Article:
“There’s No Economy on a Dead Planet”: Reflections on a Missing Election Issue

Listening to Mitt Romney and Barack Obama wonk back and forth on how to spark economic growth (a doctrinally sacred goal of American presidential candidates) during their first televised debate last week, I was reminded of a handmade poster held by a young woman protesting outside the global climate meetings in Copenhagen in December of 2009. “There’s No Economy,” the poster read, “on a Dead Planet.” [1]



There’s something missing from the presidential campaign, including the first presidential debate last week – the fate of the Earth.


Well, not the Earth itself, really. The planet we currently inhabit will outlive us if current trends towards anthropogenic ecocide are not halted. What’s really at stake is livable ecology – the existence of a natural environment consistent with a decent and desirable future for humanity and other sentient beings.


“We’re Losing the Earth’s Air Conditioner”


Here we should make no mistake. The Earth, understood in this sense (as livable ecology), is in crisis thanks to catastrophic climate change and a related broader unfolding environmental apocalypse According to research released last June by the science journal Nature, humanity is now facing an imminent threat of extinction – a threat caused by its reckless exploitation of the natural environment. The report reveals that our planet's biosphere is steadily and ever more rapidly approaching a “tipping point,” meaning that all of the planet’s ecosystems are nearing sudden and irreversible change that will not be conducive to human life. "The data suggests that there will be a reduction in biodiversity and severe impacts on much of what we depend on to sustain our quality of life, including… fisheries, agriculture, forest products and clean water. This could happen within just a few generations,” wrote lead author Anthony Barnosky, a professor of integrative biology at the University of California-Berkeley. “My colleagues who study climate-induced changes through the Earth's history are more than pretty worried,” co-researcher Arne Mooers, a professor of biodiversity at Simon Fraser University in British Columbia, said in a statement. “In fact, some are terrified.”[2]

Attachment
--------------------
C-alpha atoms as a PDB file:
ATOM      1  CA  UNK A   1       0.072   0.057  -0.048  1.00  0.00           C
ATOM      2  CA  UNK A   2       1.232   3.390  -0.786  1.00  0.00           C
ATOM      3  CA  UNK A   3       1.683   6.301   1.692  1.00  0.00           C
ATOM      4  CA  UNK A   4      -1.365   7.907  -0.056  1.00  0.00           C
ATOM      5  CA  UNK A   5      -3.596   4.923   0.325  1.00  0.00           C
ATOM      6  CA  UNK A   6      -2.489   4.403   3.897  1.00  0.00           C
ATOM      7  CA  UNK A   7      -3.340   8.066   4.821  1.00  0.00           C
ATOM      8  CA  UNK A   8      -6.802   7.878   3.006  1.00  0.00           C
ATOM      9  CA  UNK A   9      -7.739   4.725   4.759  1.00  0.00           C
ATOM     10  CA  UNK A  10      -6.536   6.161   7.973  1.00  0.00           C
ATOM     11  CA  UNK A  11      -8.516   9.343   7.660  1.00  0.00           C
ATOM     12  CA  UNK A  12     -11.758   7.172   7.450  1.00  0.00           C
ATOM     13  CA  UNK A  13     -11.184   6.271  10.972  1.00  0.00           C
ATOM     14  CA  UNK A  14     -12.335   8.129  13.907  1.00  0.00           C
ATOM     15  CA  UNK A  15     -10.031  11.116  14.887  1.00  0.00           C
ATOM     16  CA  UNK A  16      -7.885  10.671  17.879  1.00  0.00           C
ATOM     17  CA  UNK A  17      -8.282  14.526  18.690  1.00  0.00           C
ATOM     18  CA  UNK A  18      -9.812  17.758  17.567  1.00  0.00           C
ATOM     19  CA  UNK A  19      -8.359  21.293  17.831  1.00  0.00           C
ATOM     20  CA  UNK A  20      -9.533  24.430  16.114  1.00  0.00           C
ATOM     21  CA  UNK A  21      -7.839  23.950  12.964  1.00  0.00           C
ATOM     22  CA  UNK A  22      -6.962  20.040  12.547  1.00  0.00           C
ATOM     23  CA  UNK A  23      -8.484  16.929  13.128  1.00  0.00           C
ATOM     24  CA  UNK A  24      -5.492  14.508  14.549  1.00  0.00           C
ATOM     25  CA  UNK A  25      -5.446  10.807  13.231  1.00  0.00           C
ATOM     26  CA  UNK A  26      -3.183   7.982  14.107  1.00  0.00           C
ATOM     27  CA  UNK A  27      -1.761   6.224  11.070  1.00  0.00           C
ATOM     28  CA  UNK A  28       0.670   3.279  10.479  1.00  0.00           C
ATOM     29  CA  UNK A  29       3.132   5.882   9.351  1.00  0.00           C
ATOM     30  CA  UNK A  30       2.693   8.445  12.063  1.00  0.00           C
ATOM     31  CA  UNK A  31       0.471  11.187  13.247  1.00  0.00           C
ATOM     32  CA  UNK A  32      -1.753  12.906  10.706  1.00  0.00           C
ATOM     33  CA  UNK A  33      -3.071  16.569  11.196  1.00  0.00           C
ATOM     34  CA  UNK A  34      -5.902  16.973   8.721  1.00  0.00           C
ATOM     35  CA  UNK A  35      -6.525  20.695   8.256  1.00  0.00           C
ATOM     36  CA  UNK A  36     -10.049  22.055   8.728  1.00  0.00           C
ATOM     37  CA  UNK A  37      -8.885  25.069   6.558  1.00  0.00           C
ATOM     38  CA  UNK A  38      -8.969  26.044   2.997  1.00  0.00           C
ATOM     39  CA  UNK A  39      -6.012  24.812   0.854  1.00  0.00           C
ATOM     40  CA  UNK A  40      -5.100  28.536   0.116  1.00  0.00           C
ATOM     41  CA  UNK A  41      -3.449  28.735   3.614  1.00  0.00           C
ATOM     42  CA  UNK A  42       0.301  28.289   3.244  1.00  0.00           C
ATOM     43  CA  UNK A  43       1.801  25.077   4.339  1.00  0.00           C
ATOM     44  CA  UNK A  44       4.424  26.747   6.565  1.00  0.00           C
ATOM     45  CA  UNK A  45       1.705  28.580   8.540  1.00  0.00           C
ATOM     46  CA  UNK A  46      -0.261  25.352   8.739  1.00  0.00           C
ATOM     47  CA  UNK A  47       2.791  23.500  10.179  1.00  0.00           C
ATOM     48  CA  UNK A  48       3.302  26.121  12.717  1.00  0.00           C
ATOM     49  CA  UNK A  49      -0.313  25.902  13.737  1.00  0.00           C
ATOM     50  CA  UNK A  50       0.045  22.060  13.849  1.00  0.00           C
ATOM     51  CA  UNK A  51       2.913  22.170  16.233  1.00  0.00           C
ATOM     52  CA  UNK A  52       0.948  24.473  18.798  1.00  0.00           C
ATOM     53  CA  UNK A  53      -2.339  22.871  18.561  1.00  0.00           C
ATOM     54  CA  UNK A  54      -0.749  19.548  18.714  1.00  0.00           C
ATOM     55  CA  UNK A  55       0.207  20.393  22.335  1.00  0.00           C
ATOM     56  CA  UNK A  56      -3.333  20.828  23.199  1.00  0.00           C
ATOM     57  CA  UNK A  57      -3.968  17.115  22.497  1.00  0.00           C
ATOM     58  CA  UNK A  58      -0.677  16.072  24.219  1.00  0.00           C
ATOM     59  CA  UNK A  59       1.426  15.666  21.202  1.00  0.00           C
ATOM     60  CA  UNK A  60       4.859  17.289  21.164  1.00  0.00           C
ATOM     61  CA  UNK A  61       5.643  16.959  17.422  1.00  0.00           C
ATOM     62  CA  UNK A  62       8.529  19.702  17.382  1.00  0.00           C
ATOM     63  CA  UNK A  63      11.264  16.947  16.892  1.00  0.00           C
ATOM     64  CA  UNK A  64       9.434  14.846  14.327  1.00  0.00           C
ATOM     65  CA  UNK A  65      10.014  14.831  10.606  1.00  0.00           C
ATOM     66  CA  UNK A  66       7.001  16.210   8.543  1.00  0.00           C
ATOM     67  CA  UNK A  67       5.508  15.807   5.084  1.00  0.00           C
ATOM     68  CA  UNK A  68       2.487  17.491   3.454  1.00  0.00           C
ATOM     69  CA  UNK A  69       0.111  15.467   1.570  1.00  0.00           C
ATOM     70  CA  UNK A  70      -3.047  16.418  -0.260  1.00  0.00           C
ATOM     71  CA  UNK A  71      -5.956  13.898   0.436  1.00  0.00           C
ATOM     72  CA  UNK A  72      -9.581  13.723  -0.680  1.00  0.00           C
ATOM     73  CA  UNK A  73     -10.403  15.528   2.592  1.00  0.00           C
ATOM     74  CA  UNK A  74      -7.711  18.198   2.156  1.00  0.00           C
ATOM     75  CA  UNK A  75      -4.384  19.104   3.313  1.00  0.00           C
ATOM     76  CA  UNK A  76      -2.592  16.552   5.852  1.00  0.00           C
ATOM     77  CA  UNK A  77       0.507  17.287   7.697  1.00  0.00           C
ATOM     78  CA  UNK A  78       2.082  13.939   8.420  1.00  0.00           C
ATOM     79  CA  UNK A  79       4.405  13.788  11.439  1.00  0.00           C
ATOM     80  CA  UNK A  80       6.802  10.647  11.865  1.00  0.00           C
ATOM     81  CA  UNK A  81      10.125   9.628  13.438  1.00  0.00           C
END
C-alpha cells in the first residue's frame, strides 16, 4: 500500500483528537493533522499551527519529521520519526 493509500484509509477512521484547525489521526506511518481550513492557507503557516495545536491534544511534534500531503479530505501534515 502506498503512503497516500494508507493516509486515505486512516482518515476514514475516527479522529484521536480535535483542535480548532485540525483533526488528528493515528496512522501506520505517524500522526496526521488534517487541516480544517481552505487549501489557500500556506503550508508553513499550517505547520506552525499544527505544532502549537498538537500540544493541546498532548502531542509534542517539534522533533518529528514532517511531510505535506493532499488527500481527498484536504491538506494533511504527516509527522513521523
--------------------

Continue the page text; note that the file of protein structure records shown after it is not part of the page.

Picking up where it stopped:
The leading (though hardly the sole) ecological threat is climate change. The great northern ice sheet is withering ominously. The melting of Arctic ice replaces a shiny white mirror that reflects the sun’s rays back to space “with a dull blue ocean that absorbs most of those rays.”  Inland glaciers and snow-packs in the Himalayas, Andes, Sierras, and Rockies are retreating, threatening local and global water and food supplies. They are “melting very fast,” the ecological writer and activist Bill McKibben noted two years ago in his chilling book

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